OSCE's staff anticipated problems when ten polling stations (with about
750 voters registered at each) were located in a school with a single
door. Outside the school, hundreds of people had been waiting for several
hours to vote; but, inside, in the polling stations themselves, a monastic
calm reigned. I asked to speak to one of the OSCE supervisors, and was
told that she had gone to look for voters, several hundreds of whom were
clamoring to enter.
chaos outside the doors eased somewhat when those traditional guarantors
of institutional democracy, the Spanish Guardia Civil, who were stationed
nearby, were called. It took up to 20 minutes to scrutinize the right of a
single voter to cast his vote. Not only did he have to appear on a list of
voters, but he also had to prove his identity by being matched with a
photograph taken digitally on prior registration to vote. Unhappily, the
OSCE had omitted to put their photographs in any particular order. That is
to say, each of 750 people had to be compared with up to 750 mug shots.
OSCE blamed the Albanians for the chaos. As one supervisor put it, 'We
have no problem - only the people.' They blamed the Albanians for being so
many and for coming to vote at the same time: that is to say, between
seven in the morning and one in the afternoon. They blamed the chaos on
the fact that the Albanians had never voted before, though this (had it
been true, which it isn't) might have been an argument for as simple an
electoral system as possible, rather than one of Byzantine complexity. An
Egyptian supervisor suggested that the people waiting at his polling
station should go away for lunch and return in strict alphabetical order.
was one unanticipated advantage of the chaotic arrangements of the
municipal elections on Kosovo: it would have been very difficult for any
of the parties to arrange fraud had they wished to do so. Only the OSCE
itself could have done that.
the elections, the OSCE congratulated itself fulsomely (though, in fact,
it had declared the elections to be free and fair weeks in advance of
their having taken place). That any faith can be put in the result is,
however, more attributable to the good behavior of the Kosovars than to
the conduct of the OSCE itself. All Kosovars are agreed that they want
independence, and so they all - even the thugs -agreed to behave
impeccably during these elections, to demonstrate their maturity and
worthiness of independence. They are already very nervous about the West's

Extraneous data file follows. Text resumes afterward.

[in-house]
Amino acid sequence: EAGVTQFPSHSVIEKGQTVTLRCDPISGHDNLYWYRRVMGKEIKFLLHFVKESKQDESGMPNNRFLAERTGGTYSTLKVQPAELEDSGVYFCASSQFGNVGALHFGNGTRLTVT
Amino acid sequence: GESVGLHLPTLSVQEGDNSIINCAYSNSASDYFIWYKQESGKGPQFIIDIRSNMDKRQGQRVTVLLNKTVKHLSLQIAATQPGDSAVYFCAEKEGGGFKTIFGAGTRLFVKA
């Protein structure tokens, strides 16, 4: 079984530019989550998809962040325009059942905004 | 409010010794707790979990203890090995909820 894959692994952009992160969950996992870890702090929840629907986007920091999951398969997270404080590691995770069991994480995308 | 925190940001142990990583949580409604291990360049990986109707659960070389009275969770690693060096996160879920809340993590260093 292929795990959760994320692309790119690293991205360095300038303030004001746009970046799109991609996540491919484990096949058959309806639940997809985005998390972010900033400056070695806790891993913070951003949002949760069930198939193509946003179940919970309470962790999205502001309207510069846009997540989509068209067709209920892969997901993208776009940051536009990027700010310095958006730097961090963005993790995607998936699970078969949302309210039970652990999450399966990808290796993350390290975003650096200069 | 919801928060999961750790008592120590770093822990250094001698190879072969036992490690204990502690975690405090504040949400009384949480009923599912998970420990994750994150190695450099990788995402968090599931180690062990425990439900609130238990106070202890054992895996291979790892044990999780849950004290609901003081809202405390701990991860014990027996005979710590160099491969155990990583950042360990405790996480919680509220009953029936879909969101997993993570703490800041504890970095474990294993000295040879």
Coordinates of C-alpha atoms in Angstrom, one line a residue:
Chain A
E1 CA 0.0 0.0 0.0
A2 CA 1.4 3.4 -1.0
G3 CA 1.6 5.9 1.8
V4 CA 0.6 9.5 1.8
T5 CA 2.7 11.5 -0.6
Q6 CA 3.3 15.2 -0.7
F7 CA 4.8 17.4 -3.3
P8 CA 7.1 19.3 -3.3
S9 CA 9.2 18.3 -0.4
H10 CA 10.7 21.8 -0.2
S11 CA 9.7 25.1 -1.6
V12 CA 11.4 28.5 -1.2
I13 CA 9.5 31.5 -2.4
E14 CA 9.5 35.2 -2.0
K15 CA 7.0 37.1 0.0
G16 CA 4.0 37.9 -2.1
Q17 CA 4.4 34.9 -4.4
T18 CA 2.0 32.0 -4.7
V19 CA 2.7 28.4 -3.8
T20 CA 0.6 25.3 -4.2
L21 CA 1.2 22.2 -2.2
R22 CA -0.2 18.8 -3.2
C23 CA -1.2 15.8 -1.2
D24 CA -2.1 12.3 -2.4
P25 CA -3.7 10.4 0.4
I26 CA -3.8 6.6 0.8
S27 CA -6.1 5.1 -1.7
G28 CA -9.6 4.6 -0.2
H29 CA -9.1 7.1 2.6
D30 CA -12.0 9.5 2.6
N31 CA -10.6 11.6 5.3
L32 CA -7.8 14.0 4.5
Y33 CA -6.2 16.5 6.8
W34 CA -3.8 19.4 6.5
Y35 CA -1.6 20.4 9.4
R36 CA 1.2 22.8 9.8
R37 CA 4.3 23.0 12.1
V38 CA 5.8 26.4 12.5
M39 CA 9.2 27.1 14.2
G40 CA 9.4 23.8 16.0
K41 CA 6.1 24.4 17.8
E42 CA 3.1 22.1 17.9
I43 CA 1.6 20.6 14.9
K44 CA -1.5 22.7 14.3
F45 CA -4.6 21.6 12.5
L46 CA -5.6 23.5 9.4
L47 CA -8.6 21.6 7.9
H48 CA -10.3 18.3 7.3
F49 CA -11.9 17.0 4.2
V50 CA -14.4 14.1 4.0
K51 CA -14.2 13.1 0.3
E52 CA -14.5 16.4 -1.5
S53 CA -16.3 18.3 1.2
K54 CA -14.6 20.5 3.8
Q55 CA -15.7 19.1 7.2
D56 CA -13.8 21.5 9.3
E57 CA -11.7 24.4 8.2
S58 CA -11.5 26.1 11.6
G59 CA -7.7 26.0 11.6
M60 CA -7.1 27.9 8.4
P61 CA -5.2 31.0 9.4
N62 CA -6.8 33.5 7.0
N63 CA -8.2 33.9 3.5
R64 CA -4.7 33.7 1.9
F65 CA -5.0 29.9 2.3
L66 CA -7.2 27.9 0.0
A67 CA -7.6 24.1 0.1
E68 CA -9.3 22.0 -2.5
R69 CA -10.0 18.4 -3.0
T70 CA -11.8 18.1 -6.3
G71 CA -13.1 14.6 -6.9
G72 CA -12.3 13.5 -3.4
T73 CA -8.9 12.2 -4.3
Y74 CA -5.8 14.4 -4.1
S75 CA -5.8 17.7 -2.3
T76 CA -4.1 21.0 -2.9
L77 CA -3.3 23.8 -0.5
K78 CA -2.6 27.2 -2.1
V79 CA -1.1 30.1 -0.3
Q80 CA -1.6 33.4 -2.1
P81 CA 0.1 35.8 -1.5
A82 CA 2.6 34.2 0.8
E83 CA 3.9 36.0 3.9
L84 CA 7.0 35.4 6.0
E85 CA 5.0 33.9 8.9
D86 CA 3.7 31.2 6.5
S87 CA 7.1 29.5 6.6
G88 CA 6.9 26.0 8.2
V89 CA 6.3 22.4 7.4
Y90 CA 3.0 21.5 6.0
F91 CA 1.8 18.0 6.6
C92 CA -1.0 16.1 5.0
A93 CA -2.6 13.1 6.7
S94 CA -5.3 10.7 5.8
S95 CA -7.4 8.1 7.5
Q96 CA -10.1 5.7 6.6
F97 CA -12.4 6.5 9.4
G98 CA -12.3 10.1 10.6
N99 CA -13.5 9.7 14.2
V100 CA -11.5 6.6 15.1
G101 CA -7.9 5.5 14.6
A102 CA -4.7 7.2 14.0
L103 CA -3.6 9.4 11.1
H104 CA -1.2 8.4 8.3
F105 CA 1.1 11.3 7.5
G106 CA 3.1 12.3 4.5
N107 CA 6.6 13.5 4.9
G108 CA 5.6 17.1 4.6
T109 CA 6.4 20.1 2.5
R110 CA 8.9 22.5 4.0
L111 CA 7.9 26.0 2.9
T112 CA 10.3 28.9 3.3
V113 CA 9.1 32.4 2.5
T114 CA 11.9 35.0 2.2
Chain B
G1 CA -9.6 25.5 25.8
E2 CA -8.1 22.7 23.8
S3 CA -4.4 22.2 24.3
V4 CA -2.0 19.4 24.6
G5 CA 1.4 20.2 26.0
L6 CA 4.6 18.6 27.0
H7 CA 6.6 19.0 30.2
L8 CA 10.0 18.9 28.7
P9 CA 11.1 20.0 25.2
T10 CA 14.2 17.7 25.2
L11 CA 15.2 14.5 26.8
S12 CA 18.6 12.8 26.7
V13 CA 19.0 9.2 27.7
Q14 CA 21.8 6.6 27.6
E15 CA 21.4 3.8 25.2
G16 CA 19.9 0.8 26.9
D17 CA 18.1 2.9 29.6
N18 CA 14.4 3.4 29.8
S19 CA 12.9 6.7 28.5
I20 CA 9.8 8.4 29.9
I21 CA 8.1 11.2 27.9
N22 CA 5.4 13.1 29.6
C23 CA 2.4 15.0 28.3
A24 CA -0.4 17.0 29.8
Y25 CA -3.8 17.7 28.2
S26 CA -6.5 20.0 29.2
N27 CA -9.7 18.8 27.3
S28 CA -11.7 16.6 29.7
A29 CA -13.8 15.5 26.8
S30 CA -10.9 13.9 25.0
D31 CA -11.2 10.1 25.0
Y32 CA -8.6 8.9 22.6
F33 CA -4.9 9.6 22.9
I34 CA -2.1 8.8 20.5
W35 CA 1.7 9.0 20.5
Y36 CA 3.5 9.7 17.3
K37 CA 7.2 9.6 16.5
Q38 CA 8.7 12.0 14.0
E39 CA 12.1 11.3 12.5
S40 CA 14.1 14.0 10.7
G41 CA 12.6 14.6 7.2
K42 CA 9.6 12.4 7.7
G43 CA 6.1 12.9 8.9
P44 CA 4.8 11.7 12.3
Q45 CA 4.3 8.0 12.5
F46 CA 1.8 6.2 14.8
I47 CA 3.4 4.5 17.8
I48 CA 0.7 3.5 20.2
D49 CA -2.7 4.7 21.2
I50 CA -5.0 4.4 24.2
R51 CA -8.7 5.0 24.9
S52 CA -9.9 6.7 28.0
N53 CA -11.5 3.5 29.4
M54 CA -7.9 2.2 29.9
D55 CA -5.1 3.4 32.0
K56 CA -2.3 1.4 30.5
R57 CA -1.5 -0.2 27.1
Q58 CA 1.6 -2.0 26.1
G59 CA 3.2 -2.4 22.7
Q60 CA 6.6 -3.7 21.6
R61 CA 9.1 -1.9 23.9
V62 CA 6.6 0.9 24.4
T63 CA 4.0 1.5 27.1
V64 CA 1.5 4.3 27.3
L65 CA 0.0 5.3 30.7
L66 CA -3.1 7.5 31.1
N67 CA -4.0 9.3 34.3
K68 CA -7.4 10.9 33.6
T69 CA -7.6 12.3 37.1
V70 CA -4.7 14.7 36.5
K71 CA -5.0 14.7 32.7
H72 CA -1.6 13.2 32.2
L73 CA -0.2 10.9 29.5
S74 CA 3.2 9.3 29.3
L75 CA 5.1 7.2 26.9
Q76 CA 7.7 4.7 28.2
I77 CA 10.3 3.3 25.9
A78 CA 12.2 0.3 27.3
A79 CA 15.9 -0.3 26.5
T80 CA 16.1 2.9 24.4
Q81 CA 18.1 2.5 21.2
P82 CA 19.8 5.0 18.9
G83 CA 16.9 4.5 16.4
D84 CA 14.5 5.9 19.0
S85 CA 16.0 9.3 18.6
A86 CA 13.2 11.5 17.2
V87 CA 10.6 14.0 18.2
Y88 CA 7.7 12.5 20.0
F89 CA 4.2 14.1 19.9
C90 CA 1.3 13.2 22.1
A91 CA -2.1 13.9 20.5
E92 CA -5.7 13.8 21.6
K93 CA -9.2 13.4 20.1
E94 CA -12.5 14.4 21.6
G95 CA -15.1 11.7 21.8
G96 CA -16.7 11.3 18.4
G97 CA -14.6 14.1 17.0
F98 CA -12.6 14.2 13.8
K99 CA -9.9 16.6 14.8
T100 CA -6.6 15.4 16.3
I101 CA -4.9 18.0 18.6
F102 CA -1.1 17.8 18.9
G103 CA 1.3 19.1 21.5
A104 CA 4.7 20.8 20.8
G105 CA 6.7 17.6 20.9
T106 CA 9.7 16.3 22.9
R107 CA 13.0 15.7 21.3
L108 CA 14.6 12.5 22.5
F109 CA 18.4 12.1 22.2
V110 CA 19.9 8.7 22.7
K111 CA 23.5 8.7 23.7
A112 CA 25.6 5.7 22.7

rapprochement with Serbia, regarding Kostunica as more dangerous than
Milosevic (he was, after all, photographed brandishing a Kalashnikov at a
rally in Kosovo in 1998). The last thing they wanted was a violent
election to give the West an excuse to betray them.
the moment they are happy to be subjects of the Emperor Bernard Kuchner,
UN administrator in Kosovo. They need the West, after all, to keep the
Serbs out. But if the international aspect of the problem is ever settled,
they will soon fight among themselves, and the thugs will win.”
TiM Ed.: Same
conclusion at which Mr. Ames, the Ameircan journalist, arrived.
5. Serb Prisoners Riot for Amnesty
MITROVICA, Serbia, Nov. 6
- More than 100 Serb inmates in the Srem. Mitrovica infamous penitentiary
demanded that they be included in any amnesty for ethnic Albanian
political prisoners which the new Yugoslav government is planning.
Prisoners drove off the guards on Monday (Nov. 6), as inmates in a
second prison went on a hunger strike asking for reduced terms.
In rioting that
began Sunday night, prisoners set fire to cells and took up positions on
the roof with iron bars at one of Yugoslavia's largest prisons at Sremska
Mitrovica, about 50 miles northwest of Belgrade (see the photos at our web
site - courtesy of Beograd.com).
one of three Serbian justice ministers negotiating with inmates, said
three people were hospitalized for slight injuries suffered during the
riots at the prison, which houses 1,300 inmates including 50 foreigners
and six prisoners on death row, according to an Associated Press report.
Subasic said the
inmates were angered by the possibility that an amnesty law under
discussion would free ethnic Albanian inmates - mostly political prisoners
- but not Serbs convicted of other crimes. He told the Tanjug state news
agency Monday that the inmates were demanding the law be broadened to some
The Beta news
agency reported that ethnic Albanian inmates, said to number about 150,
were evacuated from the prison Monday evening and taken by buses to an
undisclosed location. Most of their cells were destroyed in the fire, Beta
In the southern
Serbian city of Nis, about 1,000 inmates, including 300 ethnic Albanians,
went on hunger strike demanding that their sentences be reduced by 30
percent and that prison management be replaced by Wednesday (Nov. 8). A
Nis prisoner reached by phone told the Associated Press that the inmates
banged pots and other items to make noise. He said the guards stood by
The prisoner, who
identified himself as Miomir Radosavljevic-Musa, said inmates had taken
over the keys from the wardens and had climbed on the rooftops, demanding
the justice ministers come to negotiate with them.
Footage from the
prison riot at the prison at Sremska Mitrovica showed two inmates,
surrounded by hundreds of other cheering prisoners, complaining of severe
beatings since 1994.
“They used to beat us like horses,” an unidentified prisoner with head bandages said. “People have been destroyed physically, psychologically and morally. They were left with no desire to live.” Others displayed a baseball bat allegedly used by prison guards to beat the inmates.
Also, check out... Djurdjevic's WASHINGTON TIMES columns: "Christianity Under Siege," "Silence Over Persecuted Christians", "Chinese Dragon Wagging Macedonian Tail," "An Ugly Double Standard in Kosovo Conflict?", "NATO's Bullyboys", "Kosovo: Why Are We Involved?", and "Ginning Up Another Crisis"